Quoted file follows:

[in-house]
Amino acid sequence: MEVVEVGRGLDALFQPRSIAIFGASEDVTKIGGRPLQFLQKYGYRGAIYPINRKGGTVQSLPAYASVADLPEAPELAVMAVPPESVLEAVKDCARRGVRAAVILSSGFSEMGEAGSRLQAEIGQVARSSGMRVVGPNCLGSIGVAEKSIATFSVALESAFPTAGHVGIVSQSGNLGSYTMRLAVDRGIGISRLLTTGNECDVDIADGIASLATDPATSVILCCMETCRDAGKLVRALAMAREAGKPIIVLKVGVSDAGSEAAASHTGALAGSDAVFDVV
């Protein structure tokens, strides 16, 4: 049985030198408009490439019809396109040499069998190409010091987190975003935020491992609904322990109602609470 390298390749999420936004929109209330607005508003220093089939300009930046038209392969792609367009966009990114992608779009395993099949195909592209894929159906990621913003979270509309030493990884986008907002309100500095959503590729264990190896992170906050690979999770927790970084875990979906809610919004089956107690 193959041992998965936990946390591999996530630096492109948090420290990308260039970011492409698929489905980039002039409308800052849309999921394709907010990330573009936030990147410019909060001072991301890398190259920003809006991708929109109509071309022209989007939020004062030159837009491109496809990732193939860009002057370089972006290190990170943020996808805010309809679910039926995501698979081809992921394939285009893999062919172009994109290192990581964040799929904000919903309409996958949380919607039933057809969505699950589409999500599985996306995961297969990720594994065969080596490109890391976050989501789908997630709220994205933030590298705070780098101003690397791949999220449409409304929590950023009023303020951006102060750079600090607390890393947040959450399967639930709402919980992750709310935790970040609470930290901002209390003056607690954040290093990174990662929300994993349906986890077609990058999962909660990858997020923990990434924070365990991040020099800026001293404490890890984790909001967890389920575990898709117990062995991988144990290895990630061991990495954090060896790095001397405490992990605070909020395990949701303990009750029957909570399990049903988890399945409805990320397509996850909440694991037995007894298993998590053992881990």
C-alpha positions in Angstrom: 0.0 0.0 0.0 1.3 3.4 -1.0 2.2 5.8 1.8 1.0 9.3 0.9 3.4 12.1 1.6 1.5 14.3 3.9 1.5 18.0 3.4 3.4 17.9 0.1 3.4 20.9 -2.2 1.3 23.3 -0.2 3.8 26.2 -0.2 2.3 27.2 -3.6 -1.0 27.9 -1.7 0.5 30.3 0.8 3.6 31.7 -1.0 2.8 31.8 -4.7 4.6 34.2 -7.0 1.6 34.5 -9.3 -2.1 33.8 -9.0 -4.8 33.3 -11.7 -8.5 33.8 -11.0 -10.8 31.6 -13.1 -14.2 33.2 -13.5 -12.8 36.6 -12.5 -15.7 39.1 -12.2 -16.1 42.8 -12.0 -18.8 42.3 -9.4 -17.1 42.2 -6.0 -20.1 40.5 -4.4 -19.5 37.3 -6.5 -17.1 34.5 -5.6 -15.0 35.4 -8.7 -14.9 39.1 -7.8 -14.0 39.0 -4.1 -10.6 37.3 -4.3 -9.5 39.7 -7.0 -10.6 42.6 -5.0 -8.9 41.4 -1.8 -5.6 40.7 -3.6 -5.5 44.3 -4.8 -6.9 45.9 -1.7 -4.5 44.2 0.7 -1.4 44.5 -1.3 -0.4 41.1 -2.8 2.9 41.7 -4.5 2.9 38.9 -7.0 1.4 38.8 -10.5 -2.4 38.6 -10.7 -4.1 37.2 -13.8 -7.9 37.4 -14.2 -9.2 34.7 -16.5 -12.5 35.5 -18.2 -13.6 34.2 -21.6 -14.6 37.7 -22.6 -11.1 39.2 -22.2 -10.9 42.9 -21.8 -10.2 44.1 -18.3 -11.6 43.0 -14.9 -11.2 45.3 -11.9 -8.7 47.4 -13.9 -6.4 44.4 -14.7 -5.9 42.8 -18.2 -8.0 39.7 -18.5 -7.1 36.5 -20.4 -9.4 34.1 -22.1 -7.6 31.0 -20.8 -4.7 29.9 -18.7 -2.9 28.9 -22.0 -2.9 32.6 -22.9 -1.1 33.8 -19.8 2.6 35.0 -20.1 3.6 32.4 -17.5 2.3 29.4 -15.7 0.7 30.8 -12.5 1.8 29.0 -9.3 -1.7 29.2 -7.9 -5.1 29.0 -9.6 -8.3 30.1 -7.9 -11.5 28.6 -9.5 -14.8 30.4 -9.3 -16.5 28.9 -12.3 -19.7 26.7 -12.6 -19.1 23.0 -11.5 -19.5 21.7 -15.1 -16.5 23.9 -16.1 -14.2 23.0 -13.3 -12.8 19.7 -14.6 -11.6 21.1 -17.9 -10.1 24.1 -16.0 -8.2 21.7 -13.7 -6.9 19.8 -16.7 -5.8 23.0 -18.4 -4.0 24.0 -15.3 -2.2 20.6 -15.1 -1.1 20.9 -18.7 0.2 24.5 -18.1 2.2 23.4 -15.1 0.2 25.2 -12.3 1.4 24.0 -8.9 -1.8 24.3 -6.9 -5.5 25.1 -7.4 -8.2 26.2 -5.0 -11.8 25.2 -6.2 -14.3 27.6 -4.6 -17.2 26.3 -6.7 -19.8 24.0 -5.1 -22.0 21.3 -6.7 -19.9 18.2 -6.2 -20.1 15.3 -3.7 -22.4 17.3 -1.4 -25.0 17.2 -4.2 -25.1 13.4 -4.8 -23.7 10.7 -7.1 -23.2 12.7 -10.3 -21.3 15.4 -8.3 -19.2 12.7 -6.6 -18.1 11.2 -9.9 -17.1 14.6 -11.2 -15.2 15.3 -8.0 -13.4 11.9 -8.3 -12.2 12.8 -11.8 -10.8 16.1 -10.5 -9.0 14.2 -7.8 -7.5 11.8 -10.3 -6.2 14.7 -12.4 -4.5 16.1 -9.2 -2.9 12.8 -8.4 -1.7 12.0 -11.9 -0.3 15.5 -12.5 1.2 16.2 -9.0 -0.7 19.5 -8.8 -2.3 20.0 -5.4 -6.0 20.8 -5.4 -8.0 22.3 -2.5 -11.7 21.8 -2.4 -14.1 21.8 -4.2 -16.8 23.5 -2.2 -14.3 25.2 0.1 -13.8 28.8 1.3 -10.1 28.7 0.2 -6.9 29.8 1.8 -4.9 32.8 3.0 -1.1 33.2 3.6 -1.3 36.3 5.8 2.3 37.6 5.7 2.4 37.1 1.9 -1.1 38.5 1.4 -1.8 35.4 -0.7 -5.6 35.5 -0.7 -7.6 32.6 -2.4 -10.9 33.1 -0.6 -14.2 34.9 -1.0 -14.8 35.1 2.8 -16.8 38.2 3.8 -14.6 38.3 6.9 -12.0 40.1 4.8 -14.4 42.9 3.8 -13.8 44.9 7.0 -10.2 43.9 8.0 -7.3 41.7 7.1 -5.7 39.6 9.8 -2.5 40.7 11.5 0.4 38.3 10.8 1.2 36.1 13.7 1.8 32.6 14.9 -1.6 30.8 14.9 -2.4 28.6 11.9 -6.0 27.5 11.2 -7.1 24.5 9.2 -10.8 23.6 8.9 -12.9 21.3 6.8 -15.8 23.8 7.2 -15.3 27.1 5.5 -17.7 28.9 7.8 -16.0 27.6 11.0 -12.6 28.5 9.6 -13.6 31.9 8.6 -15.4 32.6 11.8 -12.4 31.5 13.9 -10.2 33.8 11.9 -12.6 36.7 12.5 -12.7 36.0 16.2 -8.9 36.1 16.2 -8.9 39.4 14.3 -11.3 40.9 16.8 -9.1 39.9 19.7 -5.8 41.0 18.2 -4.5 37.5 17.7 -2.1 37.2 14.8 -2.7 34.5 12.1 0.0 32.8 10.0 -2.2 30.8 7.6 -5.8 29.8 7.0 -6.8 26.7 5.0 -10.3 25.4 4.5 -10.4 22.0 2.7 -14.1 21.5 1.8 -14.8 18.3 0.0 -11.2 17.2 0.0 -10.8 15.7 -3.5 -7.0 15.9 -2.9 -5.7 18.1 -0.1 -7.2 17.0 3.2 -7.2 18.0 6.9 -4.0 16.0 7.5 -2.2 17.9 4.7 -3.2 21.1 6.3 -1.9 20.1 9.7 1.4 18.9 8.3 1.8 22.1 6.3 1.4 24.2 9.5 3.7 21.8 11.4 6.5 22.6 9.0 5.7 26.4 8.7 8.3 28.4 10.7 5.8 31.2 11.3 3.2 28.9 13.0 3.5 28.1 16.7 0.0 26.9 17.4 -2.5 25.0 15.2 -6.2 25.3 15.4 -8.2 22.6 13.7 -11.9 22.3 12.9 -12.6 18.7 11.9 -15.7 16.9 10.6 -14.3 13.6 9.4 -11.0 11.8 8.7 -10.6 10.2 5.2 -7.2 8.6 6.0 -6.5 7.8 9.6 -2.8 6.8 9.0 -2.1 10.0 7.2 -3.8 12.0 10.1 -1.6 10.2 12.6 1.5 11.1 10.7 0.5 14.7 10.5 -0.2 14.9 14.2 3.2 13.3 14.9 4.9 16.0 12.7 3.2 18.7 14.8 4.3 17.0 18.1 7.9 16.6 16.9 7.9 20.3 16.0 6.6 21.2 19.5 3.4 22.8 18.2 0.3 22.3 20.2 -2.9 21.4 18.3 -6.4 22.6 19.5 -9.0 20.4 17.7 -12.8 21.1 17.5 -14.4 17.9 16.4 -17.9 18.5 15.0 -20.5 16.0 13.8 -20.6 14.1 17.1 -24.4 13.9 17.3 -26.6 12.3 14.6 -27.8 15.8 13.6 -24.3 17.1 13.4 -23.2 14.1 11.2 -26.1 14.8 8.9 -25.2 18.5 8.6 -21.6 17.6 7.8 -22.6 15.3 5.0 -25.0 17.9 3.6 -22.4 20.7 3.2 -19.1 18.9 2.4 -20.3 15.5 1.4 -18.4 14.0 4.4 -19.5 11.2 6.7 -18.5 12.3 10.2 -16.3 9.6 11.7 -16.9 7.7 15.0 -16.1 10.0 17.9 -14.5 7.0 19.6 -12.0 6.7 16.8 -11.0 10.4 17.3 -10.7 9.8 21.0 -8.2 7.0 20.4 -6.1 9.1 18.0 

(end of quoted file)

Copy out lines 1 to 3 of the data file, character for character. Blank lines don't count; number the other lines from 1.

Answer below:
[in-house]
Amino acid sequence: MEVVEVGRGLDALFQPRSIAIFGASEDVTKIGGRPLQFLQKYGYRGAIYPINRKGGTVQSLPAYASVADLPEAPELAVMAVPPESVLEAVKDCARRGVRAAVILSSGFSEMGEAGSRLQAEIGQVARSSGMRVVGPNCLGSIGVAEKSIATFSVALESAFPTAGHVGIVSQSGNLGSYTMRLAVDRGIGISRLLTTGNECDVDIADGIASLATDPATSVILCCMETCRDAGKLVRALAMAREAGKPIIVLKVGVSDAGSEAAASHTGALAGSDAVFDVV
């Protein structure tokens, strides 16, 4: 049985030198408009490439019809396109040499069998190409010091987190975003935020491992609904322990109602609470 390298390749999420936004929109209330607005508003220093089939300009930046038209392969792609367009966009990114992608779009395993099949195909592209894929159906990621913003979270509309030493990884986008907002309100500095959503590729264990190896992170906050690979999770927790970084875990979906809610919004089956107690 193959041992998965936990946390591999996530630096492109948090420290990308260039970011492409698929489905980039002039409308800052849309999921394709907010990330573009936030990147410019909060001072991301890398190259920003809006991708929109109509071309022209989007939020004062030159837009491109496809990732193939860009002057370089972006290190990170943020996808805010309809679910039926995501698979081809992921394939285009893999062919172009994109290192990581964040799929904000919903309409996958949380919607039933057809969505699950589409999500599985996306995961297969990720594994065969080596490109890391976050989501789908997630709220994205933030590298705070780098101003690397791949999220449409409304929590950023009023303020951006102060750079600090607390890393947040959450399967639930709402919980992750709310935790970040609470930290901002209390003056607690954040290093990174990662929300994993349906986890077609990058999962909660990858997020923990990434924070365990991040020099800026001293404490890890984790909001967890389920575990898709117990062995991988144990290895990630061991990495954090060896790095001397405490992990605070909020395990949701303990009750029957909570399990049903988890399945409805990320397509996850909440694991037995007894298993998590053992881990």